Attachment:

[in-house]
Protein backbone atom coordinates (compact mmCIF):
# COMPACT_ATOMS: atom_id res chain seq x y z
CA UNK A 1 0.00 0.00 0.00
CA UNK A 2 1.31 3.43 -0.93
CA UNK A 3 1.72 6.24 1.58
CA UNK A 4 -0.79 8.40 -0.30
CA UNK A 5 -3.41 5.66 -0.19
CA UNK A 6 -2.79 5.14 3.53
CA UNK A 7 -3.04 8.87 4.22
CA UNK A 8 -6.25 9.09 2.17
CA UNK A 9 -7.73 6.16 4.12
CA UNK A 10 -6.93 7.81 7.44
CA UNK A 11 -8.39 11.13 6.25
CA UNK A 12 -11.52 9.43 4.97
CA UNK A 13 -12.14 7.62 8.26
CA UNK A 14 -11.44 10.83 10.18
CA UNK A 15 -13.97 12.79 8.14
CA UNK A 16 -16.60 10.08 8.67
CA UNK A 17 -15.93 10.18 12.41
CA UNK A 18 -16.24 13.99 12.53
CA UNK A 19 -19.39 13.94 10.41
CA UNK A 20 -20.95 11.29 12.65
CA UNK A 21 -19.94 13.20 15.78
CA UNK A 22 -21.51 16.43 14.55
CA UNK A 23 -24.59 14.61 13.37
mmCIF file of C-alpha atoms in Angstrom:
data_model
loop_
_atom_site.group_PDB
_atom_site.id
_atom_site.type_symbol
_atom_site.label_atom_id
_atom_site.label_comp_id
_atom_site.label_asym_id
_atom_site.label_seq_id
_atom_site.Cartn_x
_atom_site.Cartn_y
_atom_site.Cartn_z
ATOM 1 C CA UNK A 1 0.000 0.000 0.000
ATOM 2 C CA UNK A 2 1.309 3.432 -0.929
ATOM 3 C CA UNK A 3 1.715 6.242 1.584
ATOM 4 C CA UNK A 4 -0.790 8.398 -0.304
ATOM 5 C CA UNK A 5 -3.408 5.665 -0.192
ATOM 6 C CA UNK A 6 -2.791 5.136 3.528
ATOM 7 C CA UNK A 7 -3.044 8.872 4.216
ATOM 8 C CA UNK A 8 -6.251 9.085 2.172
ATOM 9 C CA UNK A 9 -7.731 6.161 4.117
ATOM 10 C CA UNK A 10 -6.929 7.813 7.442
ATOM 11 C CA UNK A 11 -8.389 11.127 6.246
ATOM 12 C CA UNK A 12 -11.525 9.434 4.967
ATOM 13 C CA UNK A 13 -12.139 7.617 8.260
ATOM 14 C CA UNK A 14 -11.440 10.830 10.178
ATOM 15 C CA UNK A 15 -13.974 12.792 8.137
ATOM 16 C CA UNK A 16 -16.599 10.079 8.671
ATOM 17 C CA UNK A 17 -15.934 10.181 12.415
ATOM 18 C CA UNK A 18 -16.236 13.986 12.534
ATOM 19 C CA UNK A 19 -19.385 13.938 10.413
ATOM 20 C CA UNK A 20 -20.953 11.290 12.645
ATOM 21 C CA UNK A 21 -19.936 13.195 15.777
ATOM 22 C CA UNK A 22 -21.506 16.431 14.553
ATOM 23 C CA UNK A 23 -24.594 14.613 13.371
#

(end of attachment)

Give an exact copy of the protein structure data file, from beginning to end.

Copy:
[in-house]
Protein backbone atom coordinates (compact mmCIF):
# COMPACT_ATOMS: atom_id res chain seq x y z
CA UNK A 1 0.00 0.00 0.00
CA UNK A 2 1.31 3.43 -0.93
CA UNK A 3 1.72 6.24 1.58
CA UNK A 4 -0.79 8.40 -0.30
CA UNK A 5 -3.41 5.66 -0.19
CA UNK A 6 -2.79 5.14 3.53
CA UNK A 7 -3.04 8.87 4.22
CA UNK A 8 -6.25 9.09 2.17
CA UNK A 9 -7.73 6.16 4.12
CA UNK A 10 -6.93 7.81 7.44
CA UNK A 11 -8.39 11.13 6.25
CA UNK A 12 -11.52 9.43 4.97
CA UNK A 13 -12.14 7.62 8.26
CA UNK A 14 -11.44 10.83 10.18
CA UNK A 15 -13.97 12.79 8.14
CA UNK A 16 -16.60 10.08 8.67
CA UNK A 17 -15.93 10.18 12.41
CA UNK A 18 -16.24 13.99 12.53
CA UNK A 19 -19.39 13.94 10.41
CA UNK A 20 -20.95 11.29 12.65
CA UNK A 21 -19.94 13.20 15.78
CA UNK A 22 -21.51 16.43 14.55
CA UNK A 23 -24.59 14.61 13.37
mmCIF file of C-alpha atoms in Angstrom:
data_model
loop_
_atom_site.group_PDB
_atom_site.id
_atom_site.type_symbol
_atom_site.label_atom_id
_atom_site.label_comp_id
_atom_site.label_asym_id
_atom_site.label_seq_id
_atom_site.Cartn_x
_atom_site.Cartn_y
_atom_site.Cartn_z
ATOM 1 C CA UNK A 1 0.000 0.000 0.000
ATOM 2 C CA UNK A 2 1.309 3.432 -0.929
ATOM 3 C CA UNK A 3 1.715 6.242 1.584
ATOM 4 C CA UNK A 4 -0.790 8.398 -0.304
ATOM 5 C CA UNK A 5 -3.408 5.665 -0.192
ATOM 6 C CA UNK A 6 -2.791 5.136 3.528
ATOM 7 C CA UNK A 7 -3.044 8.872 4.216
ATOM 8 C CA UNK A 8 -6.251 9.085 2.172
ATOM 9 C CA UNK A 9 -7.731 6.161 4.117
ATOM 10 C CA UNK A 10 -6.929 7.813 7.442
ATOM 11 C CA UNK A 11 -8.389 11.127 6.246
ATOM 12 C CA UNK A 12 -11.525 9.434 4.967
ATOM 13 C CA UNK A 13 -12.139 7.617 8.260
ATOM 14 C CA UNK A 14 -11.440 10.830 10.178
ATOM 15 C CA UNK A 15 -13.974 12.792 8.137
ATOM 16 C CA UNK A 16 -16.599 10.079 8.671
ATOM 17 C CA UNK A 17 -15.934 10.181 12.415
ATOM 18 C CA UNK A 18 -16.236 13.986 12.534
ATOM 19 C CA UNK A 19 -19.385 13.938 10.413
ATOM 20 C CA UNK A 20 -20.953 11.290 12.645
ATOM 21 C CA UNK A 21 -19.936 13.195 15.777
ATOM 22 C CA UNK A 22 -21.506 16.431 14.553
ATOM 23 C CA UNK A 23 -24.594 14.613 13.371
#